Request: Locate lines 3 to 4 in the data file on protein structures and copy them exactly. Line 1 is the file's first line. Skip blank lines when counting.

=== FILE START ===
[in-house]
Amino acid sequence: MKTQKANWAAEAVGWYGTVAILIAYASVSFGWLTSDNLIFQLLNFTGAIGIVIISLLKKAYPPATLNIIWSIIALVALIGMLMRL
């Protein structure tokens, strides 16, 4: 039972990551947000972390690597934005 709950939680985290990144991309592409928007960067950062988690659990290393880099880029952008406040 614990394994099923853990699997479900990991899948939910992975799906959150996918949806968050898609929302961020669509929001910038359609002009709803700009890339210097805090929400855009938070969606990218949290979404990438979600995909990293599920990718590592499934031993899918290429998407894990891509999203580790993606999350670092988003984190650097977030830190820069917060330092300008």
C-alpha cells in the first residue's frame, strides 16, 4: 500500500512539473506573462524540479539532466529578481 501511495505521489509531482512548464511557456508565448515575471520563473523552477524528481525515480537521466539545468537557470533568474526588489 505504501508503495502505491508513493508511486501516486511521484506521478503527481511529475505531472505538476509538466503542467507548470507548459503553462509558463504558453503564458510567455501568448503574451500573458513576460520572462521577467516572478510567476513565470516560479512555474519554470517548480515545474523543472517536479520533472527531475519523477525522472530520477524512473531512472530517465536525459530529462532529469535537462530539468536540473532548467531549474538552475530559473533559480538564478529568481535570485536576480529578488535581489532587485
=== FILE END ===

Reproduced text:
């Protein structure tokens, strides 16, 4: 039972990551947000972390690597934005 709950939680985290990144991309592409928007960067950062988690659990290393880099880029952008406040 614990394994099923853990699997479900990991899948939910992975799906959150996918949806968050898609929302961020669509929001910038359609002009709803700009890339210097805090929400855009938070969606990218949290979404990438979600995909990293599920990718590592499934031993899918290429998407894990891509999203580790993606999350670092988003984190650097977030830190820069917060330092300008």
C-alpha cells in the first residue's frame, strides 16, 4: 500500500512539473506573462524540479539532466529578481 501511495505521489509531482512548464511557456508565448515575471520563473523552477524528481525515480537521466539545468537557470533568474526588489 505504501508503495502505491508513493508511486501516486511521484506521478503527481511529475505531472505538476509538466503542467507548470507548459503553462509558463504558453503564458510567455501568448503574451500573458513576460520572462521577467516572478510567476513565470516560479512555474519554470517548480515545474523543472517536479520533472527531475519523477525522472530520477524512473531512472530517465536525459530529462532529469535537462530539468536540473532548467531549474538552475530559473533559480538564478529568481535570485536576480529578488535581489532587485